Continental today unveiled a new short-range radar that represents the next development stage towards precise detection of the vehicle surroundings. In place of the 24 Gigahertz (GHz) technology, the new radar generation operates using 77 GHz technology. This allows the radar sensor to detect road users and obstacles much more precisely in the environment at a much higher resolution and level of accuracy. The 77 GHz sensor also detects movement directions and speeds more precisely than it was possible with the 24 GHz range previously used. As a result, the individual components of the system, such as the antenna and the radio-frequency (RF) chip, are now housed in a smaller installation space, rendering the sensor even more compact. This, in turn, makes it easier to install the system in the vehicle, even in confined places, claims the company.
One of the new radar sensors can be positioned at each of the four corners of the vehicle body to ensure almost seamless 360-degree monitoring of the vehicle surroundings. Radar systems such as this already form the basis for various advanced driver assistance systems employing sensors, such as monitoring the blind spots to the left and right of the vehicle in a horizontal direction, detecting the vehicle surroundings for the Lane Change Assist, monitoring cross-traffic and intersections for the Intersection and Emergency Brake Assist systems, as well as monitoring the area behind the vehicle to ensure that vehicle occupants can get out safely. This prevents, for example, the doors from being opened when another vehicle or a cyclist is approaching from behind, the company noted.
These functions include the Right-Turn Assist system for passenger cars, which makes turning-off significantly safer and provides support for car drivers, especially in the confusing situations that sometimes occur in urban traffic. The new generation of radar sensors can detect a cyclist approaching from behind the vehicle on the right-hand side. Right-Turn Assist intervenes, if the driver wants to turn right, when the cyclist is just about to pass along the right-hand side of the vehicle. Drivers are not always able to recognise risky situation, even when they look over their shoulders. If the radar sensors detect a cyclist in such a situation, they transmit an appropriate signal to the brakes and the car stops before the car and cyclist collide. Needless to say, this safety function also protects pedestrians and scooter riders.
Right-Turn Assist helps drivers in the often-confusing situation of turning-off to the right, as well as protecting other road users located in the area to the right-hand side of the vehicle. With this assistance system, Continental offers a further technology that will contribute to the realisation of Vision Zero, i.e. zero-accident road traffic of the future. Furthermore, this new technology already meets the requirements of the Euro NCAP safety scenarios for 2022 onwards: further improvement in the protection of pedestrians and cyclists. According to an analysis of Continental’s accident research, a Right-Turn Assist system for passenger cars could help prevent five percent of all accidents in which cyclists are killed or seriously injured in Germany and seven percent in Japan (8.5 percent of all accidents involving cyclist fatalities in the US) and a further six percent of accidents in which cyclists suffer minor injuries. The installation of cornering assistance systems in trucks will be mandatory across the EU for all new vehicle types from 2020 onwards. The figures clearly show just how urgent this regulation is. In Germany alone, 36 percent of all accidents in which a cyclist is killed could be prevented by installing Right-Turn Assist systems in trucks.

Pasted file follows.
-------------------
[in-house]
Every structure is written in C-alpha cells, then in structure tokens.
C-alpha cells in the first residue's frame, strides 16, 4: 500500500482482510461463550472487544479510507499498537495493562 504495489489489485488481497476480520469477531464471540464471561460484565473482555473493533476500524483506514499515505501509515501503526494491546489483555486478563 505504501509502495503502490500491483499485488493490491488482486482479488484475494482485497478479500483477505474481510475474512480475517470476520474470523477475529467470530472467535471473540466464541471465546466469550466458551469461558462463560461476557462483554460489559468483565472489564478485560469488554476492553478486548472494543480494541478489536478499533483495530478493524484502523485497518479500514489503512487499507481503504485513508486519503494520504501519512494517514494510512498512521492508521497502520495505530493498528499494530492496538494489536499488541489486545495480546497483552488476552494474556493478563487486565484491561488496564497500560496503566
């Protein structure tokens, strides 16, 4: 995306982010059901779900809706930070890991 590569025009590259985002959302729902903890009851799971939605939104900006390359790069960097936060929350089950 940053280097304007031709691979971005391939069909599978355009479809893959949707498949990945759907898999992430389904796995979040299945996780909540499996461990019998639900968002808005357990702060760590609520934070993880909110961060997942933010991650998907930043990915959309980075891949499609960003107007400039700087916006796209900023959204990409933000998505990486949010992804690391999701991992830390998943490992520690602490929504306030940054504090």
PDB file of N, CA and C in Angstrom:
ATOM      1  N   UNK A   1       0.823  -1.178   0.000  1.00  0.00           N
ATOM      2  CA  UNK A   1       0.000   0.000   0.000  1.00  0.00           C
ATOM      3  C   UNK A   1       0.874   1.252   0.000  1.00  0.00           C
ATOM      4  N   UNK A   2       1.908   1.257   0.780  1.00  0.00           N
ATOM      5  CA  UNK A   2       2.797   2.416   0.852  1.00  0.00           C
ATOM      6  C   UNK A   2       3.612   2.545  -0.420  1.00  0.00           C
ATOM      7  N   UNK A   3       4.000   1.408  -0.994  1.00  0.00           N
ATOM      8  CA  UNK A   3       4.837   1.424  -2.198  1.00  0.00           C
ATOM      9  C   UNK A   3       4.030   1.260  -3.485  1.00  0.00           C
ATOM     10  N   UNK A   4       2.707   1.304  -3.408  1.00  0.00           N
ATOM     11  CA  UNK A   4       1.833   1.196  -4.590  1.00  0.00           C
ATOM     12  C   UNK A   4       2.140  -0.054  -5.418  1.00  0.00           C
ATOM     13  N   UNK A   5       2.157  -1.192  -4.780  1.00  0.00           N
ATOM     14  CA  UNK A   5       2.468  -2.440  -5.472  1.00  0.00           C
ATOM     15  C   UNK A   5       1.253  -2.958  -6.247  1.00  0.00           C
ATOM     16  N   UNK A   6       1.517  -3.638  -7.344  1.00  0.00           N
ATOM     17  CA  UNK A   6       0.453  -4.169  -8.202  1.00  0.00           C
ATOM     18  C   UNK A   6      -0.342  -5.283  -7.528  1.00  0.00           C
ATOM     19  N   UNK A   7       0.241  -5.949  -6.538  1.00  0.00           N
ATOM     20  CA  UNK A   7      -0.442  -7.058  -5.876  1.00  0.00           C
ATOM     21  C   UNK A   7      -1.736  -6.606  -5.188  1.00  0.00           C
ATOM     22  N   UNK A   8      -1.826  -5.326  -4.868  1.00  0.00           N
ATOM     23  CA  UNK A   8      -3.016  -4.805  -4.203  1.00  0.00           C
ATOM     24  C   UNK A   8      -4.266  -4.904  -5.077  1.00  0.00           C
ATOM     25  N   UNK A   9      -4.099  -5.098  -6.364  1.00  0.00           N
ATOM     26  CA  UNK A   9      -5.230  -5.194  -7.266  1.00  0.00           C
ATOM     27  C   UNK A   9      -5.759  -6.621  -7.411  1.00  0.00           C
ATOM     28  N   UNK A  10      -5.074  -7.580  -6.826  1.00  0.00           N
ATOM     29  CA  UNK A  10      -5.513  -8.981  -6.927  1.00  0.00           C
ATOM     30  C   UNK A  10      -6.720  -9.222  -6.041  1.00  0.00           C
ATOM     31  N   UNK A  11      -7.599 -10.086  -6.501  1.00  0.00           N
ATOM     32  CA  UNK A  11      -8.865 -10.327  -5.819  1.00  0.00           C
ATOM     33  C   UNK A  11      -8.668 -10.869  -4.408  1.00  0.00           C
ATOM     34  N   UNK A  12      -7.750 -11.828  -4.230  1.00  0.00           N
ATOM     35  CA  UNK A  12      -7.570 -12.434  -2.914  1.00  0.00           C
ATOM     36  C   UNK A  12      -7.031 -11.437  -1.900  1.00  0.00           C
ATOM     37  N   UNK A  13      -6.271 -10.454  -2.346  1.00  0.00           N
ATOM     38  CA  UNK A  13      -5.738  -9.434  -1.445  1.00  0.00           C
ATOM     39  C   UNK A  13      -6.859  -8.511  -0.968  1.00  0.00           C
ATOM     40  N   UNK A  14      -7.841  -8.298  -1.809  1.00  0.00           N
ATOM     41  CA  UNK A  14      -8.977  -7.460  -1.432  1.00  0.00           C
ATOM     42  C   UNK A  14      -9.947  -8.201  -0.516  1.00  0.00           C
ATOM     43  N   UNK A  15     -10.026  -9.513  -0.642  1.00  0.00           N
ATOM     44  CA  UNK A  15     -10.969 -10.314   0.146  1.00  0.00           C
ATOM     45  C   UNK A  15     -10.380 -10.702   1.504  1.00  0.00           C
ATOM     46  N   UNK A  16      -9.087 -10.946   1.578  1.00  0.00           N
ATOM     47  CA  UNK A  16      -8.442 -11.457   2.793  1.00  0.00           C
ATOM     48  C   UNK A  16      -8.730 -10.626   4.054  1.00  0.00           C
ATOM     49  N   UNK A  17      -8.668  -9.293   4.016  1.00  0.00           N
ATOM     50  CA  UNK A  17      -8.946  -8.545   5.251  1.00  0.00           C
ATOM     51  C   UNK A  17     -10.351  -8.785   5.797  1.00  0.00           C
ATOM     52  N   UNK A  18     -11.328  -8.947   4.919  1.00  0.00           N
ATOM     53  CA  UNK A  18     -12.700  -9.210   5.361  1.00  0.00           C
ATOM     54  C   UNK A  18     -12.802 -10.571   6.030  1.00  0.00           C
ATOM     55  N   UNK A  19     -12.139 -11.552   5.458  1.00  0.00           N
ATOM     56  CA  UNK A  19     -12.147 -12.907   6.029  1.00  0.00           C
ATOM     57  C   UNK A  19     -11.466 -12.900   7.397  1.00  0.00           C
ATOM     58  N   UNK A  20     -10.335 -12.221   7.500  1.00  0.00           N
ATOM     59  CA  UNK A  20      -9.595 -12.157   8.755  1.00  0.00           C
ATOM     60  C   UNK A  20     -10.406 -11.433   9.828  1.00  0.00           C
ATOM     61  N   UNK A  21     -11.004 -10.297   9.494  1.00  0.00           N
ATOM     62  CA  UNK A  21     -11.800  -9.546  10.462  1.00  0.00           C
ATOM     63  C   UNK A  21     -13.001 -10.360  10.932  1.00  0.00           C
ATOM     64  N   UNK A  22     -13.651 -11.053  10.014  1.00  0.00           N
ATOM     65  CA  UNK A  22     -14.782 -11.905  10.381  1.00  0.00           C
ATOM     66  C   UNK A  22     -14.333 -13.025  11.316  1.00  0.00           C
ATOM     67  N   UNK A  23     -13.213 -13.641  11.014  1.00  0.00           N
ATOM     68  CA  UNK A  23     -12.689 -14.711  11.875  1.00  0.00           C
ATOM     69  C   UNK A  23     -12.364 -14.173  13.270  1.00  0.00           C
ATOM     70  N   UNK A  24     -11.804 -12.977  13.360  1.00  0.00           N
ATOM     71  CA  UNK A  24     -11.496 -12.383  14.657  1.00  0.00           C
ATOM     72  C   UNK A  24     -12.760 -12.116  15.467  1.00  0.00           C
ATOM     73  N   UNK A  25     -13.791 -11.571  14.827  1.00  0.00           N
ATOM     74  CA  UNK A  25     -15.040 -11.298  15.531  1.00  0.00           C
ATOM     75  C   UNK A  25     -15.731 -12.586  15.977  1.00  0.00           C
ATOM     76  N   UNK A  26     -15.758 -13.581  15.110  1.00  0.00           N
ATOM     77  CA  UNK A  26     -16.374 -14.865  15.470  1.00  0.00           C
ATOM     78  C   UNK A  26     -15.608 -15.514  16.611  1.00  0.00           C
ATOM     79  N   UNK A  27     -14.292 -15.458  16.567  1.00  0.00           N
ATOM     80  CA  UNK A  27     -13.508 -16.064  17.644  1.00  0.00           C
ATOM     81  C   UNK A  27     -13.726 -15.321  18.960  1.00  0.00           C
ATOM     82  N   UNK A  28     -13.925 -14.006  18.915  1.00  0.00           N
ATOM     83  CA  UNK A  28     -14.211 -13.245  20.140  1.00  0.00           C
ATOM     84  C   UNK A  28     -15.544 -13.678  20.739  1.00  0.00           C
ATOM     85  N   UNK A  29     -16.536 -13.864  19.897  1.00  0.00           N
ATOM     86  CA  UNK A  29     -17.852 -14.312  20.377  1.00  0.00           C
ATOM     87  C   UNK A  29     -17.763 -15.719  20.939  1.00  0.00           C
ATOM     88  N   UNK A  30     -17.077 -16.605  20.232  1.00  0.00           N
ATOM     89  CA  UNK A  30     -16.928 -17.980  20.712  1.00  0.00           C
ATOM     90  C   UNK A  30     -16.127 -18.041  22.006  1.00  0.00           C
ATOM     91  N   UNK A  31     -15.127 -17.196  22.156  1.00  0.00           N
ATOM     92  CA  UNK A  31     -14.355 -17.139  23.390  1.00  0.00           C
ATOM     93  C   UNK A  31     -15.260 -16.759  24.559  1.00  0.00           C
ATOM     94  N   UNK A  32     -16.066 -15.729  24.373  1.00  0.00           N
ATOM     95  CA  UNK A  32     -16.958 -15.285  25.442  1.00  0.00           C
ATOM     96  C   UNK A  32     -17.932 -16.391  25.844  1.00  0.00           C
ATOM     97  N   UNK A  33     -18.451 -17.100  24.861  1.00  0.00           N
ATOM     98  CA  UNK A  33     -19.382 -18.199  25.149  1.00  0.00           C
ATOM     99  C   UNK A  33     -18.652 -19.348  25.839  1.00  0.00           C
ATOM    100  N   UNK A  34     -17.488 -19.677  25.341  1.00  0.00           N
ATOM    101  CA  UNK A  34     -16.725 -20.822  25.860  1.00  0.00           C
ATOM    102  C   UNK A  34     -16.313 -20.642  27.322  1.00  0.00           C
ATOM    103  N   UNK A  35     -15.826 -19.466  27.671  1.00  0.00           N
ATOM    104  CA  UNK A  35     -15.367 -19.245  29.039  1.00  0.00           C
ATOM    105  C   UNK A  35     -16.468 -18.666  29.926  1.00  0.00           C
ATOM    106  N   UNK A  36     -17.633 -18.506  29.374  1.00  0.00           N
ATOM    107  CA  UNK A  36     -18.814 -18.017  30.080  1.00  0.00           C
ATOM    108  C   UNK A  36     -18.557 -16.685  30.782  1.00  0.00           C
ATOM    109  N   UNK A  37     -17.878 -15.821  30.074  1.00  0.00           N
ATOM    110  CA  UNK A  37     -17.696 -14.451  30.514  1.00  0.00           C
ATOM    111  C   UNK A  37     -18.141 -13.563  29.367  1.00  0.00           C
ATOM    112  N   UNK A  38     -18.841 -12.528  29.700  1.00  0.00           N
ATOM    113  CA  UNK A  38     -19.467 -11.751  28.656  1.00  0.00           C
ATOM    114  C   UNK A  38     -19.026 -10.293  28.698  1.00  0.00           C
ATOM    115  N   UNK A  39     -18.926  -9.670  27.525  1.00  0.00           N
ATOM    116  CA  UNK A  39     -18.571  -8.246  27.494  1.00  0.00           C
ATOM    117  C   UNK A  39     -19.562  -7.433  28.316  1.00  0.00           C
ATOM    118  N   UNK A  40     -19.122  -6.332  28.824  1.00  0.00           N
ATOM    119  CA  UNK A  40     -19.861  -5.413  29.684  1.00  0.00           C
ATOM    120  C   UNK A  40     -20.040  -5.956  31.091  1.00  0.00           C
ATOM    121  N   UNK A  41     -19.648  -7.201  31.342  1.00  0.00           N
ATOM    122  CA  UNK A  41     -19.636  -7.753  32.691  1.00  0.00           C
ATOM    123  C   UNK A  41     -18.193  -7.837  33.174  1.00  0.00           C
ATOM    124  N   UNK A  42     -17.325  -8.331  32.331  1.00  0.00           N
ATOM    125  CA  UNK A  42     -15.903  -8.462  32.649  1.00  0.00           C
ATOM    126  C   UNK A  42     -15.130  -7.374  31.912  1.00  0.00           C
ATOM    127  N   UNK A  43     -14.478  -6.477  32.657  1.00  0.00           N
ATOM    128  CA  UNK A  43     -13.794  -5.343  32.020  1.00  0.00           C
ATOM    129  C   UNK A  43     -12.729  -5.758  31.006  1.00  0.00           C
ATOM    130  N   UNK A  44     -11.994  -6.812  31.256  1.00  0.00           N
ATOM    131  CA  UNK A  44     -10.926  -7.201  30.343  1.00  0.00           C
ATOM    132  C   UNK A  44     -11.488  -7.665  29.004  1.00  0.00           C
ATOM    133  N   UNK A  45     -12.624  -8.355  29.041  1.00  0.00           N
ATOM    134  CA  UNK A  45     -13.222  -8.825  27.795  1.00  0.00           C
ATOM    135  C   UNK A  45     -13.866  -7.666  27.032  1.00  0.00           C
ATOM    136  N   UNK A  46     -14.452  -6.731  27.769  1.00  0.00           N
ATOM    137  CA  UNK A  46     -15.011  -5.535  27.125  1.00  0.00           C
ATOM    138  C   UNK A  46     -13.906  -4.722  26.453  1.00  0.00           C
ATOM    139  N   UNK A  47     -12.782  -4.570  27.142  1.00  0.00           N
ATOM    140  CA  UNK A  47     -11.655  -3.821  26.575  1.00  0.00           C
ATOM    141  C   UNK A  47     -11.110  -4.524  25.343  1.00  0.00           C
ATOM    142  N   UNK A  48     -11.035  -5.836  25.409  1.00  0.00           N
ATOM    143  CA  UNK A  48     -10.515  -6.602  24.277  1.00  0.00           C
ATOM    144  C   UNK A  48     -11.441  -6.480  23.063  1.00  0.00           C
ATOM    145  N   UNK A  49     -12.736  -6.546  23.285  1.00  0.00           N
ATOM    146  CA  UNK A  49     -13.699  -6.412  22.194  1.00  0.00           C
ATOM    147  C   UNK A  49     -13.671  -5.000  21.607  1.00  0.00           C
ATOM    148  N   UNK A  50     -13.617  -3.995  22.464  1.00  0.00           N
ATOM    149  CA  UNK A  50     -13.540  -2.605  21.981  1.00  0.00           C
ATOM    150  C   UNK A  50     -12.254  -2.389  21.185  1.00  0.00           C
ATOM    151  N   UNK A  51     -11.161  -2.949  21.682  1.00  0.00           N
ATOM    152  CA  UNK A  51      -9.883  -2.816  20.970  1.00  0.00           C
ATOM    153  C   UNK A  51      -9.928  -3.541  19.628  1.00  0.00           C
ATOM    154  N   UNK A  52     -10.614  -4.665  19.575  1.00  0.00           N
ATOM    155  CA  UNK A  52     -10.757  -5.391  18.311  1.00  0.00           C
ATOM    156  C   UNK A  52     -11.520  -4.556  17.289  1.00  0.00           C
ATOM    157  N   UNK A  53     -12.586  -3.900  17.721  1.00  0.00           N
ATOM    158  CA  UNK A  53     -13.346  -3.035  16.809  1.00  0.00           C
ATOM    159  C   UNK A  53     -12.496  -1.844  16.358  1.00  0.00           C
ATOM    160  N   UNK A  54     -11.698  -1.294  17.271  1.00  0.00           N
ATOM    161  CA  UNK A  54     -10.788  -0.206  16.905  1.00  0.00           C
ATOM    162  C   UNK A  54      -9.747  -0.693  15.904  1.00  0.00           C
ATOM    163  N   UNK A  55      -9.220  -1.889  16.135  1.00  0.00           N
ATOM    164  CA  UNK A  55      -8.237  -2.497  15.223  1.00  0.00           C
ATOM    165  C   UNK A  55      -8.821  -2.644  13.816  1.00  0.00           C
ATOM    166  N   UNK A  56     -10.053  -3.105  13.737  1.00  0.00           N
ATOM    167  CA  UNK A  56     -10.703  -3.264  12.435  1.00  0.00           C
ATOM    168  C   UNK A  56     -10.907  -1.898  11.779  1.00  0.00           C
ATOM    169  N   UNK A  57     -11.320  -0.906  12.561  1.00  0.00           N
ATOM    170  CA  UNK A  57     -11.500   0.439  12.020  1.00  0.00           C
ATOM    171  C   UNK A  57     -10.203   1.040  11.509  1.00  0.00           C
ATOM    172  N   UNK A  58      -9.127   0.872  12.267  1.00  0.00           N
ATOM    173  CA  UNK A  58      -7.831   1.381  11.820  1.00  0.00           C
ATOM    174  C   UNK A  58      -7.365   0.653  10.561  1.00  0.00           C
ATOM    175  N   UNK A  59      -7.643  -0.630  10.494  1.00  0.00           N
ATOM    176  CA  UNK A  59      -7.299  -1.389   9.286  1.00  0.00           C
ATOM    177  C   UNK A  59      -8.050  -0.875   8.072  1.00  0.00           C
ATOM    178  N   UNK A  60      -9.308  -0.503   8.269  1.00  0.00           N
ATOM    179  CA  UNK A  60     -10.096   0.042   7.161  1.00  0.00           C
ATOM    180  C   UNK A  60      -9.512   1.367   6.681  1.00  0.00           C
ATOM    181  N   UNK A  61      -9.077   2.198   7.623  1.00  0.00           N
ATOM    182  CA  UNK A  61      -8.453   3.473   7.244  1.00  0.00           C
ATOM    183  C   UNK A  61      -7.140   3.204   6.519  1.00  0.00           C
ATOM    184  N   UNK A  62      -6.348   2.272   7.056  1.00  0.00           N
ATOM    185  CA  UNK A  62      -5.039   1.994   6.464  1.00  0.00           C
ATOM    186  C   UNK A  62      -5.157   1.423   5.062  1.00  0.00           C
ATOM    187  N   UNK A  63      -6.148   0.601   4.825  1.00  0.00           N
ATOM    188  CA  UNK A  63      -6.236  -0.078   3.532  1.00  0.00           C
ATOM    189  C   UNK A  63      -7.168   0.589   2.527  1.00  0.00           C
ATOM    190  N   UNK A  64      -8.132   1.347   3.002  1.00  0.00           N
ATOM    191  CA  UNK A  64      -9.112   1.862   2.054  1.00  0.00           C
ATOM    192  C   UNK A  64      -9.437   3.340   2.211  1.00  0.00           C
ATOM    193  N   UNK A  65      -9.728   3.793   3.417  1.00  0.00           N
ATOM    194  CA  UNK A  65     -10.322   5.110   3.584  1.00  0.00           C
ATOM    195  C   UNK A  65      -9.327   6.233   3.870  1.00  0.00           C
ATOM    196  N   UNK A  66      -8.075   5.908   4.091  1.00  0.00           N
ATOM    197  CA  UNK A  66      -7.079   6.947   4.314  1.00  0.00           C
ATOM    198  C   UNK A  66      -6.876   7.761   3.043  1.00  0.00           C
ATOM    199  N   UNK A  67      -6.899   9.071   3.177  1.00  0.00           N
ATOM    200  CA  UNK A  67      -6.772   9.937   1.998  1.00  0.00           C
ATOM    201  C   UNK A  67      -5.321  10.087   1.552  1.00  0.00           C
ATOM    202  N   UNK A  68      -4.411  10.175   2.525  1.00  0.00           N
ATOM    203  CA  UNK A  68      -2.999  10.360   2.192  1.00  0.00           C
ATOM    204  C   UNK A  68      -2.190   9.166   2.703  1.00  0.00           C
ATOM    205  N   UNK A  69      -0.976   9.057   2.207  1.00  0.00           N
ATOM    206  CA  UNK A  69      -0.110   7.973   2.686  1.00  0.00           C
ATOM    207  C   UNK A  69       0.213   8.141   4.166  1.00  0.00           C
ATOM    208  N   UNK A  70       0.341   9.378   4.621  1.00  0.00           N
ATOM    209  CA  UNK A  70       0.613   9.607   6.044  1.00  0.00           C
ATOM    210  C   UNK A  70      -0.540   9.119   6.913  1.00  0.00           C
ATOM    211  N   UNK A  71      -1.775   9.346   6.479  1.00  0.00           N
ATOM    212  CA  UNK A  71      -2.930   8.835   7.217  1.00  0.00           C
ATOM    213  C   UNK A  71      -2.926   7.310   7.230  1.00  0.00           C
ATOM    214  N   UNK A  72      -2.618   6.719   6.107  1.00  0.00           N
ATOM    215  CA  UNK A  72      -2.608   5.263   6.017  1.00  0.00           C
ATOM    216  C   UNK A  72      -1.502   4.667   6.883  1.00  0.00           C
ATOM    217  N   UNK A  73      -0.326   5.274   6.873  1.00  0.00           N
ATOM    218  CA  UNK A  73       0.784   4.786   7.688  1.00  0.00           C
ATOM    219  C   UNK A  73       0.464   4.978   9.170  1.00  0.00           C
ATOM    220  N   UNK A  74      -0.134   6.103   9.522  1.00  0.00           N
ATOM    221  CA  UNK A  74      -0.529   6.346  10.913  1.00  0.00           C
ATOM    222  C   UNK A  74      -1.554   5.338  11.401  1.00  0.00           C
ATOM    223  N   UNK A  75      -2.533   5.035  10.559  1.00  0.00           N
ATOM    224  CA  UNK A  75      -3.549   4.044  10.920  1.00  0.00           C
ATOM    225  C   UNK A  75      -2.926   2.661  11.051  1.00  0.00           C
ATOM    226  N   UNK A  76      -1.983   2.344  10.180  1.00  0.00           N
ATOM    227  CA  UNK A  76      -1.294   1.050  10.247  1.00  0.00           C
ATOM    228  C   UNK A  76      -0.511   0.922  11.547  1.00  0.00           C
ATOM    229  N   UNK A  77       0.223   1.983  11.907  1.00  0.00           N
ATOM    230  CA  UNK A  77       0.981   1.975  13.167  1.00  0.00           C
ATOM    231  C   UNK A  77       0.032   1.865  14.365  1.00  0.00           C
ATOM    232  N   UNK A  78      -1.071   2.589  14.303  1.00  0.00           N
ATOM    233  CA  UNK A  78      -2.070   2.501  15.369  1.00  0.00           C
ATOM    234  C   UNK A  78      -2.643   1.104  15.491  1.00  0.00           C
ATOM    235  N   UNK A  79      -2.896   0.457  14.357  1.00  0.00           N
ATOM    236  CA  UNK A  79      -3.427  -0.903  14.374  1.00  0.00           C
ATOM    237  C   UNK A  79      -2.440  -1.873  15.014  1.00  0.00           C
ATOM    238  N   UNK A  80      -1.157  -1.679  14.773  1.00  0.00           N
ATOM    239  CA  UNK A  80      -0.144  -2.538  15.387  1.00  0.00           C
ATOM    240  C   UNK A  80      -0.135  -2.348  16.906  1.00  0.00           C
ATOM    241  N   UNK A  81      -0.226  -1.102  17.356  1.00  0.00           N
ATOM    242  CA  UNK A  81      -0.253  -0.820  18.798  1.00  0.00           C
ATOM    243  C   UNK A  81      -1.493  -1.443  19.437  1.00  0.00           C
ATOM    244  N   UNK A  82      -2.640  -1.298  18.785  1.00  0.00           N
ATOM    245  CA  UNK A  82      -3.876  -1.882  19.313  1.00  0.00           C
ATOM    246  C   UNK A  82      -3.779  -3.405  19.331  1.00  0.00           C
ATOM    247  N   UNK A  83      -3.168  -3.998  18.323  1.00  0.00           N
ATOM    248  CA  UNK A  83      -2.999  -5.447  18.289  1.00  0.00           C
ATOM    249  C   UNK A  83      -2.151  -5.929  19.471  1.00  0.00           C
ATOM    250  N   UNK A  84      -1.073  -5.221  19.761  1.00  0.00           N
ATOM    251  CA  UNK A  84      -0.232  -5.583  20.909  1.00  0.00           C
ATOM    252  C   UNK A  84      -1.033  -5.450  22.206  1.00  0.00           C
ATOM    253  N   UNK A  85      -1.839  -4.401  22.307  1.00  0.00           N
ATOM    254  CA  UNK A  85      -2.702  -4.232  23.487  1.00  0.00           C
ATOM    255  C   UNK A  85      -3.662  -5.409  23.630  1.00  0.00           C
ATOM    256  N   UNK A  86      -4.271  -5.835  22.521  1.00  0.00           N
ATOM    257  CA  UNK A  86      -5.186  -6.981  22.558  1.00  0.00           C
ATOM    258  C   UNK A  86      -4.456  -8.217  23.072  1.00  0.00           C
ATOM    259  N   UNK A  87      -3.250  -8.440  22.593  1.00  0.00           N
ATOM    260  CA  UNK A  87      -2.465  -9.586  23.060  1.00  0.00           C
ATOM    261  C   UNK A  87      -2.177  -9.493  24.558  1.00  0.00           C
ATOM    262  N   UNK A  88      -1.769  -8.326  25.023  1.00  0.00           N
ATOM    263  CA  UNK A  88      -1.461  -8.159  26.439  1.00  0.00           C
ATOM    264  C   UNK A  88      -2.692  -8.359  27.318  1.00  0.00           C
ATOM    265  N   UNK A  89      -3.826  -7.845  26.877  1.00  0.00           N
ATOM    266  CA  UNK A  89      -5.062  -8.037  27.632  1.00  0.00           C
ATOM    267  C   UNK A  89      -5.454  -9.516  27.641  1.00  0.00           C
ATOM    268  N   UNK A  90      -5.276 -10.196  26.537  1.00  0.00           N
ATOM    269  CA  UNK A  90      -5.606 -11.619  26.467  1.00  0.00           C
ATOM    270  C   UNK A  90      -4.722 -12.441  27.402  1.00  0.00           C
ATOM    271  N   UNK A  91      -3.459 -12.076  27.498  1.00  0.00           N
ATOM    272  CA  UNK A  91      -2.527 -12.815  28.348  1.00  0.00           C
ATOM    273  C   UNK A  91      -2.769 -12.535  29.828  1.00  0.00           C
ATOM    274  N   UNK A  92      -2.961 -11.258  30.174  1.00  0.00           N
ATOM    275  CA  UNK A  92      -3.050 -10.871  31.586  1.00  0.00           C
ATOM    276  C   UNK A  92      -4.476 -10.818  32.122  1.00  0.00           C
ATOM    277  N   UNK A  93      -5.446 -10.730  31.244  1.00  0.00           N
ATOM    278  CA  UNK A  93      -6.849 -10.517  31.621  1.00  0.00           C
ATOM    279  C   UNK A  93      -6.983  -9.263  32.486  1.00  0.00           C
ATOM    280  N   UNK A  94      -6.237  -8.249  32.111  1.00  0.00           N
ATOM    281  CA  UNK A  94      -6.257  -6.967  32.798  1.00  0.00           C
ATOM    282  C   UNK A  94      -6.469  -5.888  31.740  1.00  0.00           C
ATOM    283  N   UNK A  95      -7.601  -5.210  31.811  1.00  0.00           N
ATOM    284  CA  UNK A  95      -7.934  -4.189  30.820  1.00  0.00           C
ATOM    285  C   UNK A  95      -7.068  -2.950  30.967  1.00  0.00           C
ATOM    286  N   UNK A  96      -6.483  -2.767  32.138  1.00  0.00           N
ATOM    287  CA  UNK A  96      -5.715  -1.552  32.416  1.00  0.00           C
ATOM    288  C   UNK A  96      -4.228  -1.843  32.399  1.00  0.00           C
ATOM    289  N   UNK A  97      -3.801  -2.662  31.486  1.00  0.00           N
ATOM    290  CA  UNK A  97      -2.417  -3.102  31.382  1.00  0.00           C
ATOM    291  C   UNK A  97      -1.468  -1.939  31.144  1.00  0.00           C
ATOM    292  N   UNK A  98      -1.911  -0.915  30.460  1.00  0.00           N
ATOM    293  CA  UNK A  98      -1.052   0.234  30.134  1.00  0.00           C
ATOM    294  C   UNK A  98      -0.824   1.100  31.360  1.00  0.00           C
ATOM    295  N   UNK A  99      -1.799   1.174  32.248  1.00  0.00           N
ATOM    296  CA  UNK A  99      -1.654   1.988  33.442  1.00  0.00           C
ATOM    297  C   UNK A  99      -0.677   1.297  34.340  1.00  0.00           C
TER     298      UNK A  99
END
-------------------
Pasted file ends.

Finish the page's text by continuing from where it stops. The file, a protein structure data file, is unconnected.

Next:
The seamless and high-resolution monitoring of the vehicle surroundings made possible by Continental’s new 77 GHz short-range radar technology will form the basis for other advanced driver assistance systems in the future – especially in relation to automated and autonomous driving. Emergency Steer Assist, for example, can be implemented on the basis of data from the new radar generation. In the event of a sudden avoidance maneuver, this system allows the vehicle to be steered away from the collision risk area. Based on the vehicle surroundings as detected by the system, Emergency Steer Assist knows exactly which other road users are in the vicinity, including their trajectories and speeds, and can adjust the steering signals accordingly.